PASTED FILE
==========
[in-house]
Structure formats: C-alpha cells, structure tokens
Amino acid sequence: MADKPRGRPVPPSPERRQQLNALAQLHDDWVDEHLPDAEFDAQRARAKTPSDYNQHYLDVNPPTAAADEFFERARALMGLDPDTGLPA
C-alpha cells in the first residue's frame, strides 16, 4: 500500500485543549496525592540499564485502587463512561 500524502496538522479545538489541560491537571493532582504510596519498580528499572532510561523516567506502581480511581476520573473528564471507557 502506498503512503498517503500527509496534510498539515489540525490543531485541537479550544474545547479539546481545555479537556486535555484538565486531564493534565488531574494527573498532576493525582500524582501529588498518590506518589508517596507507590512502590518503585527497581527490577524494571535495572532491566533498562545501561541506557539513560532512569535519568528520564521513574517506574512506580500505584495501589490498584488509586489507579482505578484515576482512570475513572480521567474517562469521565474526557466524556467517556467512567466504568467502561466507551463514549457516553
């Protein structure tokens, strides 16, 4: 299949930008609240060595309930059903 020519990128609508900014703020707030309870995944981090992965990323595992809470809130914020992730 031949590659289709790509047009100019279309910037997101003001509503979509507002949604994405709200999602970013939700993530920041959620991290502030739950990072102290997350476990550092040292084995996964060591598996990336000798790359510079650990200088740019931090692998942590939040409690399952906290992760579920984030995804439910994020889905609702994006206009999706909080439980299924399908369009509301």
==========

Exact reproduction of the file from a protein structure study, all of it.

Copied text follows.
[in-house]
Structure formats: C-alpha cells, structure tokens
Amino acid sequence: MADKPRGRPVPPSPERRQQLNALAQLHDDWVDEHLPDAEFDAQRARAKTPSDYNQHYLDVNPPTAAADEFFERARALMGLDPDTGLPA
C-alpha cells in the first residue's frame, strides 16, 4: 500500500485543549496525592540499564485502587463512561 500524502496538522479545538489541560491537571493532582504510596519498580528499572532510561523516567506502581480511581476520573473528564471507557 502506498503512503498517503500527509496534510498539515489540525490543531485541537479550544474545547479539546481545555479537556486535555484538565486531564493534565488531574494527573498532576493525582500524582501529588498518590506518589508517596507507590512502590518503585527497581527490577524494571535495572532491566533498562545501561541506557539513560532512569535519568528520564521513574517506574512506580500505584495501589490498584488509586489507579482505578484515576482512570475513572480521567474517562469521565474526557466524556467517556467512567466504568467502561466507551463514549457516553
């Protein structure tokens, strides 16, 4: 299949930008609240060595309930059903 020519990128609508900014703020707030309870995944981090992965990323595992809470809130914020992730 031949590659289709790509047009100019279309910037997101003001509503979509507002949604994405709200999602970013939700993530920041959620991290502030739950990072102290997350476990550092040292084995996964060591598996990336000798790359510079650990200088740019931090692998942590939040409690399952906290992760579920984030995804439910994020889905609702994006206009999706909080439980299924399908369009509301």